We’ve seen a surge of data being created and collected in the last few years. With such a huge emphasis on improving the customer experience, companies have been looking for a way to store, organize, and get insights from that data. It’s no surprise, then, that more companies are starting to recognize the value of customer data platforms (CDPs)—platforms meant to unify data from multiple sources to create single data profiles regarding individual customers. CMOs and marketing departments are onboard, but what about IT? What do today’s IT leaders need to know about CDP adoption before signing on the dotted line? The following are just a few things to keep in mind before investing in CDP adoption for your company.
They’re Not CRMs
First, don’t be too quick to blow off the CDP model. Many IT teams might assume CDPs are just another type of CRM or data management tool, but that isn’t the case. CDPs are meant to pool data from multiple fragmented sources, such as your CRM, social media data, sales data, and website, into one central location so that you can gain a clearer and more informed picture of that individual. Is that really necessary? That depends on the size of your marketing stack. I’ve seen research that shows organizations average up to 91 different martech solutions in their stacks. That sounds insane, and likely those organizations are paying for a lot of tech they aren’t fully using. Even if that number is on the high side, just 13 percent of companies feel confident they are making the most of the data they are collecting, which leaves plenty of room for improvement.
To help, CDPs make the process of culling, organizing, and extracting meaning from data automatic. They also help ensure that the data you’re using is correct, up-to-data and reliable—something that’s becoming a huge problem for many companies these days as they deal with the mass amounts of data being processed. In fact, bad data costs companies across the United States an estimated $3 trillion per year. Rather than hold data, CDPs help to bring it together and make sense of it. Many CDPs include analytics, predictive modeling, and cross-channel integration tools that make other forms of marketing or product development even stronger.
They’ll Up Your Data Game (Not to Mention Security and Privacy)
Because CDPs are able to integrate data from numerous sources, they empower your company to learn even more about the customers, products, and services they offer. They allow for the integration of structured and unstructured data such as comments from verbatims on customer surveys or feedback in customer service chats and social media.
Most importantly, CDPs allow for a central system for managing privacy and security preferences and ensuring that your company is compliant in meeting security and privacy concerns. Think of a CDP as a digitized paper trail. You can see where every piece of data is coming from and where every piece of data is being used — something we can’t take for granted in the GDPR and CCPA era.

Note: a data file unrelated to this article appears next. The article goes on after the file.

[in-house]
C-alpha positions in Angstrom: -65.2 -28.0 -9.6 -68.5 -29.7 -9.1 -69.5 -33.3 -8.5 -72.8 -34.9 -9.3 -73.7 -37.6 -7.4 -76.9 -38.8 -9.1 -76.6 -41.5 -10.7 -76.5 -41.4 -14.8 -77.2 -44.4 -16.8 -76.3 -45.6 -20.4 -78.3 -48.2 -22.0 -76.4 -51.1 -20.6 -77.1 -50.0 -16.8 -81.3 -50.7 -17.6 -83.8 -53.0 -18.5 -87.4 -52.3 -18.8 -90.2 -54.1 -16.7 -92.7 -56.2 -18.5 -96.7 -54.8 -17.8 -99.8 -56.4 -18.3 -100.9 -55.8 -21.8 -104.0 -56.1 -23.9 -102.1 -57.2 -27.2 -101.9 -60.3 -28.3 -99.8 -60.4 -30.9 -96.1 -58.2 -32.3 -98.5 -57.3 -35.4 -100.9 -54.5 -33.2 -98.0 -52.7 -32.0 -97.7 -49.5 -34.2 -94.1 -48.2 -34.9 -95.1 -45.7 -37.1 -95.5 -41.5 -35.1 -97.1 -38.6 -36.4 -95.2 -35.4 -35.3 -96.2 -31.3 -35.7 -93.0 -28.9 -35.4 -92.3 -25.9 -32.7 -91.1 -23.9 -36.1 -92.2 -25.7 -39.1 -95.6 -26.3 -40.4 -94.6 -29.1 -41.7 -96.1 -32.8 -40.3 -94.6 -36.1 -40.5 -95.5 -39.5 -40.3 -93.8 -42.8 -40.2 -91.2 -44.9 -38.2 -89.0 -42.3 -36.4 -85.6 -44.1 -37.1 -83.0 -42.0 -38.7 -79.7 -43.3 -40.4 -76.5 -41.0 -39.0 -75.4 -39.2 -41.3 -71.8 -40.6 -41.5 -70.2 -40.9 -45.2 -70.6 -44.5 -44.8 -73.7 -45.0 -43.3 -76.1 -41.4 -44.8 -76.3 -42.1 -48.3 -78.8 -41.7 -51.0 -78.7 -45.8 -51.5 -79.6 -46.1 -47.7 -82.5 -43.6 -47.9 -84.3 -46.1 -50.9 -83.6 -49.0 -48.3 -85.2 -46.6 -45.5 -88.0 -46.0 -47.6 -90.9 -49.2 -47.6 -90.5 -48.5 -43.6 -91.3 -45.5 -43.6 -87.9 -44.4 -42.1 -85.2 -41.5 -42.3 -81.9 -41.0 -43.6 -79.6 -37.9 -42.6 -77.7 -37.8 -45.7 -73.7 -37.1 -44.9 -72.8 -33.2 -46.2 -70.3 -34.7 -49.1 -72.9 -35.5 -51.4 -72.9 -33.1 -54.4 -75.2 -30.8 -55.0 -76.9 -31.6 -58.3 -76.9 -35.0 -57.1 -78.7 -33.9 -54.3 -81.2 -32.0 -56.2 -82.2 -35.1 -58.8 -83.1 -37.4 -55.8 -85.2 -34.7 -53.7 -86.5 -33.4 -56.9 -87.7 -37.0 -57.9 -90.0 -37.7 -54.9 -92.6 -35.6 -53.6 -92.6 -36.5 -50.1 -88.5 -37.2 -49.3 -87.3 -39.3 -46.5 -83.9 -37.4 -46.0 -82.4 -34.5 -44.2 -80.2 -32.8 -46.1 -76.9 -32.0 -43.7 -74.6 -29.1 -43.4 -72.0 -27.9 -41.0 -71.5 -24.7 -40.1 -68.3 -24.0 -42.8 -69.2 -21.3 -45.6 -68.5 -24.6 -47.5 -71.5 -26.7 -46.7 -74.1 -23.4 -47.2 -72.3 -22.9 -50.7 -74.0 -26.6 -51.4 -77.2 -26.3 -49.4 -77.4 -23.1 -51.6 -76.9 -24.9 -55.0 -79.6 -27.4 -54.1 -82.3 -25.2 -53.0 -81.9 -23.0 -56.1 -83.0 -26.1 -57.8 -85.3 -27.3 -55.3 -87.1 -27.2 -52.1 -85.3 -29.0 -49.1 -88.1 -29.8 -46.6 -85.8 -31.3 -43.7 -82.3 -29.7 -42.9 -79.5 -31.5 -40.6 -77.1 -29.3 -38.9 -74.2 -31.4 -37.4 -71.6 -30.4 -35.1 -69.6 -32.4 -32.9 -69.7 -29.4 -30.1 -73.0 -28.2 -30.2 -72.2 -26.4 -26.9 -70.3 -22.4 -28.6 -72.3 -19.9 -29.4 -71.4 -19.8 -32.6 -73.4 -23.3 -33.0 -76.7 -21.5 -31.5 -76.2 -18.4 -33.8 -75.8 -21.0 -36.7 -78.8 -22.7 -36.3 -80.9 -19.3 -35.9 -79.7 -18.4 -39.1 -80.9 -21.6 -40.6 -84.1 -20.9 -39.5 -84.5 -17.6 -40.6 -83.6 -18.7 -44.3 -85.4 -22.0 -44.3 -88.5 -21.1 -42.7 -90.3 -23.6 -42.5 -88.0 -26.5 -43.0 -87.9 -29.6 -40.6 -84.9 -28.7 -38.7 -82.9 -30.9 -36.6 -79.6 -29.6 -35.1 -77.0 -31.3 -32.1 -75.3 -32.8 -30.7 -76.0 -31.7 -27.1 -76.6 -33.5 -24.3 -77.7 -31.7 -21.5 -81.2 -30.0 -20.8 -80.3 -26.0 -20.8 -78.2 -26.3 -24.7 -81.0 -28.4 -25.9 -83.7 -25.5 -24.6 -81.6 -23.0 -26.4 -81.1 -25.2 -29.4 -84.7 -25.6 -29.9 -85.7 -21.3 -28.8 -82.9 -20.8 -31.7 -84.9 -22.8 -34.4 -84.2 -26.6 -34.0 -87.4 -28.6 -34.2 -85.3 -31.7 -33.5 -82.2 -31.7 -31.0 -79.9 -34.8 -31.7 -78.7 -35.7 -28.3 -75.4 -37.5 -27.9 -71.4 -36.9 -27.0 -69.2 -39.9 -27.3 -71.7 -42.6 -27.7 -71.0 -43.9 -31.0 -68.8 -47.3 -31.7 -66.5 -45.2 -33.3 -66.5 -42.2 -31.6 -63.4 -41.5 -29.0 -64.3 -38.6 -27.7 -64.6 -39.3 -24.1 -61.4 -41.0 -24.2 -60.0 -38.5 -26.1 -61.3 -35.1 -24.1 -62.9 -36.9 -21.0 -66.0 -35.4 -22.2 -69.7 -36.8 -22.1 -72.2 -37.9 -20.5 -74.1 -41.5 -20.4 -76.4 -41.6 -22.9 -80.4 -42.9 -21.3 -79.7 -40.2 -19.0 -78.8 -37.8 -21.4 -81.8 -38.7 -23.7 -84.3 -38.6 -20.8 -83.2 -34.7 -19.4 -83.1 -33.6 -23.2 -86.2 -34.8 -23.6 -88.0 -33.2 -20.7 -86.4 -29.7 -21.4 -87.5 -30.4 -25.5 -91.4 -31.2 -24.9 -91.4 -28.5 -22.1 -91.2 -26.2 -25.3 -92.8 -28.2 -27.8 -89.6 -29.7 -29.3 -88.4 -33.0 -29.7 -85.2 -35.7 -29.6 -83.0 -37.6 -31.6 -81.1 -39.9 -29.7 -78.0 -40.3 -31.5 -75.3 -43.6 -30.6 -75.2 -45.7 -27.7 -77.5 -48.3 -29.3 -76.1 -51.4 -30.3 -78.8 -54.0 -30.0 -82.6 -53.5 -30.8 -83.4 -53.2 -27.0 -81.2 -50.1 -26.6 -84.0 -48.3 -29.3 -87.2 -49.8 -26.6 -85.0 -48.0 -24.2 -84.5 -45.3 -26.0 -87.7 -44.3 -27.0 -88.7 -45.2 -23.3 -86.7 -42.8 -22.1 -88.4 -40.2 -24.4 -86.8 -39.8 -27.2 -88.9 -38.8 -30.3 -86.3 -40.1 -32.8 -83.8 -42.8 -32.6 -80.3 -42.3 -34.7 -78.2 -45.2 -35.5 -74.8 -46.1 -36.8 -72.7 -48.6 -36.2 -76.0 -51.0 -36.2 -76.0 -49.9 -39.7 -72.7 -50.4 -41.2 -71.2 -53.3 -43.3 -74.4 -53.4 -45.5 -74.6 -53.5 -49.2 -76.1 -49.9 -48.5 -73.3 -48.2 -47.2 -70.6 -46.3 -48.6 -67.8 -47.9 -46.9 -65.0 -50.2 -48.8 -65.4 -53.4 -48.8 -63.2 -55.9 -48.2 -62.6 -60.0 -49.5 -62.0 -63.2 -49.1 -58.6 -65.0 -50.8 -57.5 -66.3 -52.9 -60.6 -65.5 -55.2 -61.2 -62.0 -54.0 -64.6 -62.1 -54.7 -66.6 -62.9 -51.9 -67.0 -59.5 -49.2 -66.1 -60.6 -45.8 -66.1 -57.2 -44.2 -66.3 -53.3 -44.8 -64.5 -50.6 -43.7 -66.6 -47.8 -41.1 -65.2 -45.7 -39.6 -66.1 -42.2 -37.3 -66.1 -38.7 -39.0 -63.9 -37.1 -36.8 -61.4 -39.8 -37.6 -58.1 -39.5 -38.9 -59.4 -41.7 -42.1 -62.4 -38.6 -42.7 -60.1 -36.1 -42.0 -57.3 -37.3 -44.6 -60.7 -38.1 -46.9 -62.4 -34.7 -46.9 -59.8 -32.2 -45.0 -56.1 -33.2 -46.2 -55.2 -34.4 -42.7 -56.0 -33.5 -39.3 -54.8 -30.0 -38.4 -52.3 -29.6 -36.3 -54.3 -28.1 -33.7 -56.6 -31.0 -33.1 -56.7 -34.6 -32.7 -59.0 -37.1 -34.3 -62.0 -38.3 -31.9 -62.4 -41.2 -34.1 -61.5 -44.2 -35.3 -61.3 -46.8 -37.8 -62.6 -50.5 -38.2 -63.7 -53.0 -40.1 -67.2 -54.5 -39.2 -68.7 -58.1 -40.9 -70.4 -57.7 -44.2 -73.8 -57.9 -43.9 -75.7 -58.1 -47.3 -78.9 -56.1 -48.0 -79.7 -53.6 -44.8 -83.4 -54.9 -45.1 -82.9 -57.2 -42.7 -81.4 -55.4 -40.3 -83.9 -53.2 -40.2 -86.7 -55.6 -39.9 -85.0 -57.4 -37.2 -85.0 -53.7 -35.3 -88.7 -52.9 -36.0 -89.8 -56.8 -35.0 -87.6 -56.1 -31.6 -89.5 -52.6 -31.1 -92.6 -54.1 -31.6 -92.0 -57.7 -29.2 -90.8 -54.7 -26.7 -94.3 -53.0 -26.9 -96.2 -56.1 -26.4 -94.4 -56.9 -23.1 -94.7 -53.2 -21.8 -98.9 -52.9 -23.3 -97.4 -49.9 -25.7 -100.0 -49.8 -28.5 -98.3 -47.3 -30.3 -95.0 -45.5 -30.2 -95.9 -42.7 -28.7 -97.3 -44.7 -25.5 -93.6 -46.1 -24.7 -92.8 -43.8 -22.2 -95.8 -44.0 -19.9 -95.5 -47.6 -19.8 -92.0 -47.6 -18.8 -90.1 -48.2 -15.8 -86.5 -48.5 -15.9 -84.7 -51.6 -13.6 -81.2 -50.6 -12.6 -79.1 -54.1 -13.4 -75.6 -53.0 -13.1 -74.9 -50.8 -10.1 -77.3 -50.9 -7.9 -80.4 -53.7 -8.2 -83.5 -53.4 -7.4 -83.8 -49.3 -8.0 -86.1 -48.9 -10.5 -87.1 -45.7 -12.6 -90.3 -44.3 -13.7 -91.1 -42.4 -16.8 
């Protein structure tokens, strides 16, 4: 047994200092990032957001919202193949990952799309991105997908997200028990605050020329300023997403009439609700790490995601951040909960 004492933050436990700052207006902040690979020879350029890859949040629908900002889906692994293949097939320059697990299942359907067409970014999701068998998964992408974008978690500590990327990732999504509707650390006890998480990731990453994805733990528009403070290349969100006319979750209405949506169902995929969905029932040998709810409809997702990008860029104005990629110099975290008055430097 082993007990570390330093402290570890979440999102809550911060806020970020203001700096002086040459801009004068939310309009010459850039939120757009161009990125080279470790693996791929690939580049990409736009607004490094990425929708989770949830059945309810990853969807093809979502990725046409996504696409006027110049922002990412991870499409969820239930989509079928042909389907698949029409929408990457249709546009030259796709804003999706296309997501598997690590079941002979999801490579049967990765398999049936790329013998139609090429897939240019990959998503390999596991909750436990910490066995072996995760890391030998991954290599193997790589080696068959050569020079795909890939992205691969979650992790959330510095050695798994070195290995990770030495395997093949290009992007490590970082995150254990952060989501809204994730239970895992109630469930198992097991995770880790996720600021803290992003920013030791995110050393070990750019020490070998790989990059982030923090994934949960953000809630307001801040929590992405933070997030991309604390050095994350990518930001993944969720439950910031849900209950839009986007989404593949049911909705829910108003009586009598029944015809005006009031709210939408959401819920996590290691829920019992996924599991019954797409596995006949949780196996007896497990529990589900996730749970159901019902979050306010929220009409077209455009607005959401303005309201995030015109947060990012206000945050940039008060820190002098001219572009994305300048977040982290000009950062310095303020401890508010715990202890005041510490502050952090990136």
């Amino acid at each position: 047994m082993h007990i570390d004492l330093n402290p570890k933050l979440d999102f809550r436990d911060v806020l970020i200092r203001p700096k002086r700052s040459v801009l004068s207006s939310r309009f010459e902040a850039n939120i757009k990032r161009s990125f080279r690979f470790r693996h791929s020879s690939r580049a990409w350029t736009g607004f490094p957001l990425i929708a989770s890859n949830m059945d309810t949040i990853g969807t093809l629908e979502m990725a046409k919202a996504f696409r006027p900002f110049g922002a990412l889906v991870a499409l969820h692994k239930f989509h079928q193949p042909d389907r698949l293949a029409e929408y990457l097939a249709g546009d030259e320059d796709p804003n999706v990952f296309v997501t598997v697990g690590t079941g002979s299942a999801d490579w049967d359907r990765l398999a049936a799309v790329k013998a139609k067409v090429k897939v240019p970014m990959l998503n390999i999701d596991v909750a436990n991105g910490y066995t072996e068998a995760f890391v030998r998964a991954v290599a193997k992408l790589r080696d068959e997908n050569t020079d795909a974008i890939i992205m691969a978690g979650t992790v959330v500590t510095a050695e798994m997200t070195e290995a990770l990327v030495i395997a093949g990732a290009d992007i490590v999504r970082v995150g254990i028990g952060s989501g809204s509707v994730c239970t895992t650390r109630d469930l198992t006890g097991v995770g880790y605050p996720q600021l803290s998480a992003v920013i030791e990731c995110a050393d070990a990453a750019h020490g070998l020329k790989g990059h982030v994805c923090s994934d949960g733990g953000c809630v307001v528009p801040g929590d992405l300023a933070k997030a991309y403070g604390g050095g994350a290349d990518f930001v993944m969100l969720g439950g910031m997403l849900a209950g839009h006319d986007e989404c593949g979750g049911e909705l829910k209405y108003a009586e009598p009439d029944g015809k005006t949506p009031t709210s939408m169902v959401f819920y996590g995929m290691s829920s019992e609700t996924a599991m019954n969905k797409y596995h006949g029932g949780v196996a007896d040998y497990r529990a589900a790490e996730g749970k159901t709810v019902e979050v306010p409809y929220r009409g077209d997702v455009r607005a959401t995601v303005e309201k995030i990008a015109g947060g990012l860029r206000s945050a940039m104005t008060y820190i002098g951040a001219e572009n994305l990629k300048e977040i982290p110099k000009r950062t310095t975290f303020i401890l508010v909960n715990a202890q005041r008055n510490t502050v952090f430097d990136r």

There is nothing that frustrates a customer more than setting privacy preferences in one company’s online account, only to find that those preferences aren’t respected in marketing or email campaigns, for instance. Imagine how many times that happens you’re your marketing teams are gathering information from upwards of 90 sources. CDPs allow you to ensure you never cross the line when managing your customer data.
They’ll Empower Your Teams (And Free Up Time)
CDPs clearly empower your marketing teams in terms of being able to provide even more personalized information about your company’s customers. But they also free up time for your entire IT teams by allowing marketing teams and other departments within your company to find the data they need on their own. Rather than reaching out to IT to gather data from fragmented systems, they can find it in one source—and it’s not a source you will be forced to manage or govern.
They Aren’t Just for Marketing Teams
While it’s natural to think of CDPs as a resource for marketing, CDPs can be just as important for other groups within your company. For instance, finance teams will benefit from seeing real-time data from many different sources in terms of making new investments, deciding which products to continue or discontinue, or which new products customers are clamoring for, and where. Sales teams can use CDPs to monitor customer interactions and connect with customers if they stop mid-sale. These types of insights are valuable on many levels throughout the enterprise.
They Aren’t Always Necessary
Lastly, one thing I want to stress is that despite the attention and popularity they are gaining right now, CDPs are not always necessary. Yes, I made some great points in their favor above. But depending on the size of your marketing stack, or your company — let alone the depth of your product and service offerings — CDPs may be just one more as-a-Service cost to add to your budget. If your company is still at its early stages of digital transformation, I’d recommend either incorporating a CDP from the start (if you plan to go big) to ensure that it’s scalable and compatible with your other technology, or keeping it simple and working with what you have (if you don’t have large-scale business goals/don’t have a plan in place to use the data you have).
There is no magic bullet in terms of data collection and customer insights. Obviously, your company will need a strategy to make this happen However, CDPs provide a very solid foundation for extracting as much value as possible if your company is committed to making data a part of your growth strategy.
Futurum Research provides industry research and analysis. These columns are for educational purposes only and should not be considered in any way investment advice.
The original version of this article was first published on Forbes.
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